The first time I visited Venice, Italy, I was 10 years old. The feeling of being in a foreign place was still new to me. It’s a lot to take in…all the new sights and huge crowds. Didn’t mind taking in all the food, though. Pizza, pasta, gelato, bread…I was always looking forward to the next meal. It was dizzying hot that summer, as I’m sure it gets every summer. All I really wanted to do was jump into the canals. And I almost did when we took one of those gondola tours. Until I peered into the water and realized that it was dirty as hell.
As we rode through the canals, I found myself marveling at a place so far removed from the modern hustle and bustle of the city that it felt more like a boat ride back through time. But as we passed by houses along the canals, the rising water levels became increasingly noticeable—a half-submerged door here and there, buildings deteriorating at the base. A slow death, for sure, but it was only a matter of time before the whole city went down. The thought haunted me the rest of our time there. In a way, the city seemed already dead…a mere tourist attraction that would only kill itself over time. Later on, I would read about more and more hotels being built to accommodate the increasing flood of tourists, even a plan to build an underground transportation tunnel. The city was going to be hollowed out before it breathed its last breaths.
Still, Venice remains one of the most beautiful places that I’ve had the pleasure of visiting. For a city lying on its death bed, it’s amazing how much magic and wonder you’ll still find as you wander around. St. Mark’s Square is still humming with life, and as you walk through the square towards the water it overlooks, over the bridges of the beautiful canals that conceal this place’s fate so well, the million-dollar question always seems to be: “Will this be my last time here?”
Fast forward 14 years.
About 5 months ago, I took a trip to China. We started off in Shanghai and visited a couple of other cities here and there. Despite the 11-hour flight, Shanghai really just seemed like a fancier next-door neighbor. I had expected to be inundated with culture and a glimpse of the past. But the area that we wandered that Friday seemed even more modern than my Silicon Valley hometown. Fancy architecture, super tall high-rises…the Dong Fang Ming Zhu tower that used to be the main draw of Shanghai’s waterfront is now just an afterthought. It’s been dwarfed by the new towers that came after its time.
Every few blocks we’d find another shopping mall. God knows how my aunt keeps track of them all. Each one is at least 6-7 floors—a good 30-40 vendors on each floor. I don’t even know how they have so many brands. And with the amount of people that flock to these malls, you can’t help but wonder…is this really all there is to do in Shanghai? Besides the food, of course. At least the food has stayed consistent over the years– the only thing nowadays that seems to hint at the rich culture lying beneath all these new city developments.
Anyway, that was day one. My uncle had a special place in mind for day two. “Zhu Jia Jiao,” he replied when I asked him where we were going. I had never heard of the place. Maybe it was a mall, or another new modern district that was recently developed. My expectations were set quite low. About 30 minutes into the drive, I looked out the window and realized that we had just about completely left the city behind. Older apartment buildings came into view. The high-rises disappeared, as did the crowds and the frantic, rushed pace of the city. Time seemed to slow. Another 20 minutes passed and it now looked like we were driving through a small village. The views out the window were becoming more and more mundane and rural, but I found the change in scenery extremely refreshing. When we finally got to our destination—this mysterious “Zhu Jia Jiao,” I couldn’t wait to get out of the car.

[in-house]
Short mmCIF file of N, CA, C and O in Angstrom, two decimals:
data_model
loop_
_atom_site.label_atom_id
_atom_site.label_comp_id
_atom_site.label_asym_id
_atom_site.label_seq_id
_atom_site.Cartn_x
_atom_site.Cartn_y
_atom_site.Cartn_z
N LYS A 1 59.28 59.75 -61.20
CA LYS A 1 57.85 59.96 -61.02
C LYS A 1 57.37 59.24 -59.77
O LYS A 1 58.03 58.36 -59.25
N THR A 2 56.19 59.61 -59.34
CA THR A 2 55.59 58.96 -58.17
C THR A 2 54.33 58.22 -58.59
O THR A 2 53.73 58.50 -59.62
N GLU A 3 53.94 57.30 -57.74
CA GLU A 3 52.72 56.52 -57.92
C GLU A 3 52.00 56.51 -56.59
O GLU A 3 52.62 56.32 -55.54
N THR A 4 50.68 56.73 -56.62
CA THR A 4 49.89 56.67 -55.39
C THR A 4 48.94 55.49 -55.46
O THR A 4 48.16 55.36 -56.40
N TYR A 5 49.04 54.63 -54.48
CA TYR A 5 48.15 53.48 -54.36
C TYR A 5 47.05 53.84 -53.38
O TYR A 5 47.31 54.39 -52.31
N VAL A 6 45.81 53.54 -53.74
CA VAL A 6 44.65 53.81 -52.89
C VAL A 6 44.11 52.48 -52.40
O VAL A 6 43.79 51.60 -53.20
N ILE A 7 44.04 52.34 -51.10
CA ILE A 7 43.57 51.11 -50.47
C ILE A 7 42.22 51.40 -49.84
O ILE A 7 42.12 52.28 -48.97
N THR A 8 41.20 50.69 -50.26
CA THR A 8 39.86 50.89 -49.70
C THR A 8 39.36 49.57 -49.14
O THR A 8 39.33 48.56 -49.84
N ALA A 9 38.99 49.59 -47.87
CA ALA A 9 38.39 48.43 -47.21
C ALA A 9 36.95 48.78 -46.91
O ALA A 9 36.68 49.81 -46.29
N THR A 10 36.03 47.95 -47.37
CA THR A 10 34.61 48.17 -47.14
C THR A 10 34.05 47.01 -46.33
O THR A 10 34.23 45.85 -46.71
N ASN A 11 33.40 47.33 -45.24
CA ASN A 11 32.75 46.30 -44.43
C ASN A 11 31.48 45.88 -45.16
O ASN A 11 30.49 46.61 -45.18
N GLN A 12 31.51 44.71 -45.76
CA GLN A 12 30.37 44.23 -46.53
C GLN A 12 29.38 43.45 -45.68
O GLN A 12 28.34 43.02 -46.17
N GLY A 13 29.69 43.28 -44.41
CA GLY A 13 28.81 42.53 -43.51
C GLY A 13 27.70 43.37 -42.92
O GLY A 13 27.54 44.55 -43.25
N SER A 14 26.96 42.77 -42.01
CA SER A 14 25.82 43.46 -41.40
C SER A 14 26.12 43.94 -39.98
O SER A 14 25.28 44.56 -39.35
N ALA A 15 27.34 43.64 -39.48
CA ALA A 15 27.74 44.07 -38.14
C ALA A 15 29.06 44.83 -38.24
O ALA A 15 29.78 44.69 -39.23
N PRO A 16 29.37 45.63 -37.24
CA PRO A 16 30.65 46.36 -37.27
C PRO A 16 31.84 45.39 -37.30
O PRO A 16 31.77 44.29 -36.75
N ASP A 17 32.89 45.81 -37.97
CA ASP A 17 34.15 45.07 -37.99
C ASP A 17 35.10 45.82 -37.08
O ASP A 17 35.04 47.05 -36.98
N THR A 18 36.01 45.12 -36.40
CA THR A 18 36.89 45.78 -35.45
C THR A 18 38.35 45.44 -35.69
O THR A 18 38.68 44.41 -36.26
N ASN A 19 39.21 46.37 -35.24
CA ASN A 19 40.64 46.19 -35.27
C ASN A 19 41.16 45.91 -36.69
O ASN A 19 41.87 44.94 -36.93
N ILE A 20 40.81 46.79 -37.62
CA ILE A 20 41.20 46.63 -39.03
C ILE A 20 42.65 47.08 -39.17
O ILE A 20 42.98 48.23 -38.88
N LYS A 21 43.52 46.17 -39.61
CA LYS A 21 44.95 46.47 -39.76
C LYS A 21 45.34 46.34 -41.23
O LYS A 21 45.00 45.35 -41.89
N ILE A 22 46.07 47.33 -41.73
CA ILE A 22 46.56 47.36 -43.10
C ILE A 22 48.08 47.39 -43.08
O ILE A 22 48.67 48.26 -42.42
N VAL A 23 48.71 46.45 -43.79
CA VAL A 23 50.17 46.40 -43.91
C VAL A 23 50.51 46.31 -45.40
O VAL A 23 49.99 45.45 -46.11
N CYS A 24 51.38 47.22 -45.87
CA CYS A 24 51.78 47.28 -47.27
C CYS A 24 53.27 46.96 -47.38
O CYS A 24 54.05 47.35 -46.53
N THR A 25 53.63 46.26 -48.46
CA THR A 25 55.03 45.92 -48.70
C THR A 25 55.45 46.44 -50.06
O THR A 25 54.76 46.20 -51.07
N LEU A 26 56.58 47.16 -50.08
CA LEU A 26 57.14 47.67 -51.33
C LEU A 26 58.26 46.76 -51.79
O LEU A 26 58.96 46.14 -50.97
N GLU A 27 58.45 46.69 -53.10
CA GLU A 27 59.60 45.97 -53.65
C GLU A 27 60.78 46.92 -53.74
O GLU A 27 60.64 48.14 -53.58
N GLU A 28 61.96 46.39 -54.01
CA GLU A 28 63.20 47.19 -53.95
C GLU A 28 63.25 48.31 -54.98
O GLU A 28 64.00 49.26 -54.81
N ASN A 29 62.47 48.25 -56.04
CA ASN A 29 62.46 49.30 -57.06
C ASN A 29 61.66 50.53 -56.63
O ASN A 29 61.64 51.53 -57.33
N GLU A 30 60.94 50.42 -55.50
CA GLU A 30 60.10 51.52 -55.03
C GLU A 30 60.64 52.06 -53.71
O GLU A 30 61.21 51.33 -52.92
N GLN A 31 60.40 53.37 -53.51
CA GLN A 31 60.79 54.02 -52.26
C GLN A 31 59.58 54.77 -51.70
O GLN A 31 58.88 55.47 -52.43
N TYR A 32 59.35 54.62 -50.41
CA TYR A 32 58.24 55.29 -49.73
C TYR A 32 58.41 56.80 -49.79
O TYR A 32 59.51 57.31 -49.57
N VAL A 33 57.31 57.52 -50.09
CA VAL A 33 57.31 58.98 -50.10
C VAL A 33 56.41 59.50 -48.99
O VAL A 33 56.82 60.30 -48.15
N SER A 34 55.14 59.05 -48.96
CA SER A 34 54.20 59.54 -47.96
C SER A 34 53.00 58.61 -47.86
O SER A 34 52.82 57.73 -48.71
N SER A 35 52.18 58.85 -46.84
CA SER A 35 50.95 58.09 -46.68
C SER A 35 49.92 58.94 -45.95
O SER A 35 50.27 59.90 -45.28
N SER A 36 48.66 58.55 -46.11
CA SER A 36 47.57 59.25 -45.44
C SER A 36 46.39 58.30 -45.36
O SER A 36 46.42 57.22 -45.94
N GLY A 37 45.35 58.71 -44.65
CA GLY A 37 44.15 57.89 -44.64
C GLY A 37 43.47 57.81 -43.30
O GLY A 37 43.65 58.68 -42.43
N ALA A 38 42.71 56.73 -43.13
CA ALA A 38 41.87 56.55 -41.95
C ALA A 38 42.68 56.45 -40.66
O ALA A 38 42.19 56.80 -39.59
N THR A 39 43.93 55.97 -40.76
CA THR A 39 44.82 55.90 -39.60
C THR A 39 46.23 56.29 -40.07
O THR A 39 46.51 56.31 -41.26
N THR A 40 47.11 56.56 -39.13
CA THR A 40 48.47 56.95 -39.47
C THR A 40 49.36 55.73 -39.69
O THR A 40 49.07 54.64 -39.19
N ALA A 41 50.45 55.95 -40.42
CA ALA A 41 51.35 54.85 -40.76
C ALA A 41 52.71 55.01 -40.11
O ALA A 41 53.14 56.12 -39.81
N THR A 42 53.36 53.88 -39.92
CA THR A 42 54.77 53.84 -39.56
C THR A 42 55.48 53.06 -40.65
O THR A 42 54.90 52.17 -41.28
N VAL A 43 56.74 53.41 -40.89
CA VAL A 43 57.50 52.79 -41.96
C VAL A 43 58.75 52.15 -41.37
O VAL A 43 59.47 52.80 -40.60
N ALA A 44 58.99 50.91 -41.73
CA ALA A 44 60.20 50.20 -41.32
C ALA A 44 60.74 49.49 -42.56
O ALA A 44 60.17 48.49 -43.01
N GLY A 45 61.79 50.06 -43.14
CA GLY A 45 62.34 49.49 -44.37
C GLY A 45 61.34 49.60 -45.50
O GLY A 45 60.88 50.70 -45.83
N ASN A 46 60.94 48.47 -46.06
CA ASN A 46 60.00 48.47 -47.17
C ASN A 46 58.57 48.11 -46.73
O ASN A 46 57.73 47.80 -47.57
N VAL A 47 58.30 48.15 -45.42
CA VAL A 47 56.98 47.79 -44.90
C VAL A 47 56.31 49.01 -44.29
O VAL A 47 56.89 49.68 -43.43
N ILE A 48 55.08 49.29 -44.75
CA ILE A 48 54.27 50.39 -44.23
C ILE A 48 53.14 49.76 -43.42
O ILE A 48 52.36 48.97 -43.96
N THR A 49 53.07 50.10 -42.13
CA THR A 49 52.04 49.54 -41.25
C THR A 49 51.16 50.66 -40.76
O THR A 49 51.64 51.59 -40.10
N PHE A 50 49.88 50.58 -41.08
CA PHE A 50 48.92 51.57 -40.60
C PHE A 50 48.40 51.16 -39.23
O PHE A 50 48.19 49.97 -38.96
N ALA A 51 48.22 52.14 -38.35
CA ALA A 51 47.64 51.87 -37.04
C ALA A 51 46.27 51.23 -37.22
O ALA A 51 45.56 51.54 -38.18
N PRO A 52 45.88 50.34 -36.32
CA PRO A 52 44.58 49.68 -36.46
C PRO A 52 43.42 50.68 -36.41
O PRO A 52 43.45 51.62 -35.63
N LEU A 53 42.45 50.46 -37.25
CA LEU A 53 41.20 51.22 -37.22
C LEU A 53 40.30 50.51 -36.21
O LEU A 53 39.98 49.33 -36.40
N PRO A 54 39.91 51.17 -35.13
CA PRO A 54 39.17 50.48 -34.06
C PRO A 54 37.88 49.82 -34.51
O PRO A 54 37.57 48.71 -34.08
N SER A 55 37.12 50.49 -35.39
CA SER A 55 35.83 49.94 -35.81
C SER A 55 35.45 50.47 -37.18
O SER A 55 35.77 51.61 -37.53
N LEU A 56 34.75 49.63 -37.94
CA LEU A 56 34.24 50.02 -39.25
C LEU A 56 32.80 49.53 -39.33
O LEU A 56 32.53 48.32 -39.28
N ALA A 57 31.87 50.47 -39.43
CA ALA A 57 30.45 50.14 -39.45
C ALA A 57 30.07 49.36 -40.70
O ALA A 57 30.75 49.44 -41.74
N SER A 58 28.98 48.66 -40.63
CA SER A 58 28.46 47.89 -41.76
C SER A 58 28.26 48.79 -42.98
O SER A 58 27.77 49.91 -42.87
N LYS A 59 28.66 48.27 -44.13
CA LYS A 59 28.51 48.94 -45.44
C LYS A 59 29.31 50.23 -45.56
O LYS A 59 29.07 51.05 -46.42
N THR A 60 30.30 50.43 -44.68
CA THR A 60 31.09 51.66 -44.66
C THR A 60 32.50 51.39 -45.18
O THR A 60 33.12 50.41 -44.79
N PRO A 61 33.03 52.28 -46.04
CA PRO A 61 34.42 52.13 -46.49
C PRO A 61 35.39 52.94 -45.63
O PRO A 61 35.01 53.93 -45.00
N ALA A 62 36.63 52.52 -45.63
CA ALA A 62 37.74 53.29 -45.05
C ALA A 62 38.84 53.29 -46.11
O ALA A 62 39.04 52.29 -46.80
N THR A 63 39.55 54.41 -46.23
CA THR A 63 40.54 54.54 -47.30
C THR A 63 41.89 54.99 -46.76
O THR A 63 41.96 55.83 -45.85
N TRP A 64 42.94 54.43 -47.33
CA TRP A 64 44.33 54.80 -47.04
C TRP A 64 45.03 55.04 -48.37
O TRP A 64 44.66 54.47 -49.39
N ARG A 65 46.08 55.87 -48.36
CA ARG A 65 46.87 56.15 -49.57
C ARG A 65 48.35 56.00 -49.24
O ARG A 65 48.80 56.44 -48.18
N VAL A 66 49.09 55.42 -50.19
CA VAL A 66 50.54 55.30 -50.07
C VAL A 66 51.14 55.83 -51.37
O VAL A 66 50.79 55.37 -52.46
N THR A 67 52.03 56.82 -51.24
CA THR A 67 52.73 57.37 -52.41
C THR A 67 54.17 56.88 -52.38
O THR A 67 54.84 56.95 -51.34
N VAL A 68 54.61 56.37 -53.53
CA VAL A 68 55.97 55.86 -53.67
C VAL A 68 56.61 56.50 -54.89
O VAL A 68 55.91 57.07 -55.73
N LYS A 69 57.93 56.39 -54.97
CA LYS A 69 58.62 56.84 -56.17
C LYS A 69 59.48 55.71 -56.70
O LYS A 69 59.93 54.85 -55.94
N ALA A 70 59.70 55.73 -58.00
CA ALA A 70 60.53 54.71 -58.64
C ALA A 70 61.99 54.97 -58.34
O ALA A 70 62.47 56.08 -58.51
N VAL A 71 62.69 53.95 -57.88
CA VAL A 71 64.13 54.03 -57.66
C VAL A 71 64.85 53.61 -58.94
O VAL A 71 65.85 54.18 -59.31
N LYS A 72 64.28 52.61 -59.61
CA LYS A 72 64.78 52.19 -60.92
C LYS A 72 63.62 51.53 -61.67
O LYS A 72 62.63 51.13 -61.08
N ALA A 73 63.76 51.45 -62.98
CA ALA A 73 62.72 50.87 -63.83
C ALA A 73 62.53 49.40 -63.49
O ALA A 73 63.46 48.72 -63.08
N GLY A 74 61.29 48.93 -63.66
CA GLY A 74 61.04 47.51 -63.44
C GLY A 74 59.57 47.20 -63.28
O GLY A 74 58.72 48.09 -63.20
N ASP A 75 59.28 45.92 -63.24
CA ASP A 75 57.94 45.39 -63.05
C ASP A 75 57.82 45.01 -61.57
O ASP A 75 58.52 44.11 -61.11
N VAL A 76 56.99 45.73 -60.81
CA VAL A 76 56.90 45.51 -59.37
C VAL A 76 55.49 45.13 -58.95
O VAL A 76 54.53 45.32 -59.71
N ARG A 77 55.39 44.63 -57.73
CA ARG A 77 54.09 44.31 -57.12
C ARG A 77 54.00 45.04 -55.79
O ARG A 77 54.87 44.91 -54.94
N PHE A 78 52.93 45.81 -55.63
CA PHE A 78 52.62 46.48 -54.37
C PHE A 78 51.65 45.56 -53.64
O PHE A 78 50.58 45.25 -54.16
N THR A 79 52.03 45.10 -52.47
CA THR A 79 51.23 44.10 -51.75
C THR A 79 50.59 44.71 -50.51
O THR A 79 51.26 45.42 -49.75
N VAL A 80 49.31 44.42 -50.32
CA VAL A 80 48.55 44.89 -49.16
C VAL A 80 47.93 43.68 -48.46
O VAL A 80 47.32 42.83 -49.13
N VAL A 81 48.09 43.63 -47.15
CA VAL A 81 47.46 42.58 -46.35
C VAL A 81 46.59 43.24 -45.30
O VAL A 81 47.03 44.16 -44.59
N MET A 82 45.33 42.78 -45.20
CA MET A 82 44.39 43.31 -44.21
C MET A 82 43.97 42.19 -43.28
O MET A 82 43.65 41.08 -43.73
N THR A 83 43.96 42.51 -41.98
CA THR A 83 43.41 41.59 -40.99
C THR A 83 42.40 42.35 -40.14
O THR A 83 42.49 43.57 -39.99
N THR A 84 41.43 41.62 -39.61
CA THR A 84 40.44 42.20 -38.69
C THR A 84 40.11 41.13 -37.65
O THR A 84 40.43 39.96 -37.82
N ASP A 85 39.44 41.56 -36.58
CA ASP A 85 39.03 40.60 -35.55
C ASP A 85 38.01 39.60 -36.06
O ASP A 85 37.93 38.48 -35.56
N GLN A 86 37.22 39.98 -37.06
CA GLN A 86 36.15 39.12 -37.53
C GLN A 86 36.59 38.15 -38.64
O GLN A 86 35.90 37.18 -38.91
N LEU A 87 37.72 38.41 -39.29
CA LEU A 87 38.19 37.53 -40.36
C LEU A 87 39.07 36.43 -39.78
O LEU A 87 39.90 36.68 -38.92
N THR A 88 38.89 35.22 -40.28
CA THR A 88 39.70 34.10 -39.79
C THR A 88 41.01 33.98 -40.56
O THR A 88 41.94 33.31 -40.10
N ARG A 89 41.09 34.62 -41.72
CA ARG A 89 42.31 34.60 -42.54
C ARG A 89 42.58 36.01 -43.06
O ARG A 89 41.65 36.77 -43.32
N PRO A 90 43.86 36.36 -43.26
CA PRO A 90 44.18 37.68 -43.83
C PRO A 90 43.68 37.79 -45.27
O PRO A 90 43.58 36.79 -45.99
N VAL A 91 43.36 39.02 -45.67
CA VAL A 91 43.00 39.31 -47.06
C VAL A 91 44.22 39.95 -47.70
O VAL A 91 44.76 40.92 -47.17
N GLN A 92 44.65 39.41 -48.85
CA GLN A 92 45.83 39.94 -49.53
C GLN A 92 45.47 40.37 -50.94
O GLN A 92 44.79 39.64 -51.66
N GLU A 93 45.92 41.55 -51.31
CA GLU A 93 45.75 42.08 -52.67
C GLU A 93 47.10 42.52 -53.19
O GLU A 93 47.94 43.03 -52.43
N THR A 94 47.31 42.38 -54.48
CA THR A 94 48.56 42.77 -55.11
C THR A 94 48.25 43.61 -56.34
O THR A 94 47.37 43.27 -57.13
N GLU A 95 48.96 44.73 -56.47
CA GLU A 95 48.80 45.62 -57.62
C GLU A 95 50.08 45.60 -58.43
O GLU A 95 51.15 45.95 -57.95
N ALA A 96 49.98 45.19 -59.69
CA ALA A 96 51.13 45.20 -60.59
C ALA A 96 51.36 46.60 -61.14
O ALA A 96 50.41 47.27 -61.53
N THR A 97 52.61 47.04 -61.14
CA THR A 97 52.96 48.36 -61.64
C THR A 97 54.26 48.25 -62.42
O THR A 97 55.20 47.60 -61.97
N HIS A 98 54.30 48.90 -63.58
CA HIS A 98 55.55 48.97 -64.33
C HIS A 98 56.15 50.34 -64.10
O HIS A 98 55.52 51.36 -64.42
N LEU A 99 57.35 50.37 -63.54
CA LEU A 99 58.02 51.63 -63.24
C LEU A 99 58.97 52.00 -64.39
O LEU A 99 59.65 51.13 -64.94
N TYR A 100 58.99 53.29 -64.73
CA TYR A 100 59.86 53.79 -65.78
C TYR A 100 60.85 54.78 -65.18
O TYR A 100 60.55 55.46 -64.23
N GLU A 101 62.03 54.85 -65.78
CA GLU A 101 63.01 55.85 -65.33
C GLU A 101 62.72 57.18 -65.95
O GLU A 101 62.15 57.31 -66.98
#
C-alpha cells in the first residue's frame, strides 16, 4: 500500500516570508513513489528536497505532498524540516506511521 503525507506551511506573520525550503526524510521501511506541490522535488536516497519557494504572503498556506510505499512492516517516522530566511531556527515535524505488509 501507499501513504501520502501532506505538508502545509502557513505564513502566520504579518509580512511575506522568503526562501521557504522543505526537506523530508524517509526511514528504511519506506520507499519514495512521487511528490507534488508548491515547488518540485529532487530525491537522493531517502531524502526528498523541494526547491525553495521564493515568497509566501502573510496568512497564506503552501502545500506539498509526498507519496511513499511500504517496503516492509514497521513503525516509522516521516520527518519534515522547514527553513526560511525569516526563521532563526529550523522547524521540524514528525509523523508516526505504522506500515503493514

Turns out, Zhu Jia Jiao is an ancient water town—established about 1700 years ago along the outskirts of Shanghai. The place is absolutely stunning. It was also surprisingly empty. Compared to the crowds you see in the city, this place was like a ghost town. For such a beautiful place, I definitely expected more people. Why would you wander a shopping mall when you have a place like this less than an hour away?!
We took a boat ride through the town—a trip that lasted about 25-30 minutes. There was something eerily familiar about the place. It wasn’t until we passed by a sign in English that I realized why. “The Venice of China,” the sign read. Can’t say I directly associate this place with the Venice of Italy, but I do see hints of similarity. Not in terms of appearance, though, not at all. Both are beautiful in their own regard—reminiscent of different worlds and times of the past. I think the similarity lies in the emotions these places evoke in their visitors. At least for me. I left Zhu Jia Jiao feeling strangely sad, very much like how I felt when I found out Venice was going to be submerged in water someday. But at least Zhu Jia Jiao isn’t sinking.
Even so, Zhu Jia Jiao also seemed dead. A different kind of dead—dead in the past, frozen in time, left behind as the rest of Shanghai modernized. I guess that’s why this time capsule of a city is so remarkable. If only more people realized this place existed! Compared to the city I had wandered the day before, the difference was night and day.
So I guess I’ve been to two Venice’s. One of them, dying—sinking, actually—as everyone tries to experience a piece of it before time runs out while the other, not yet dying, is sitting, left forgotten. What a world we live in.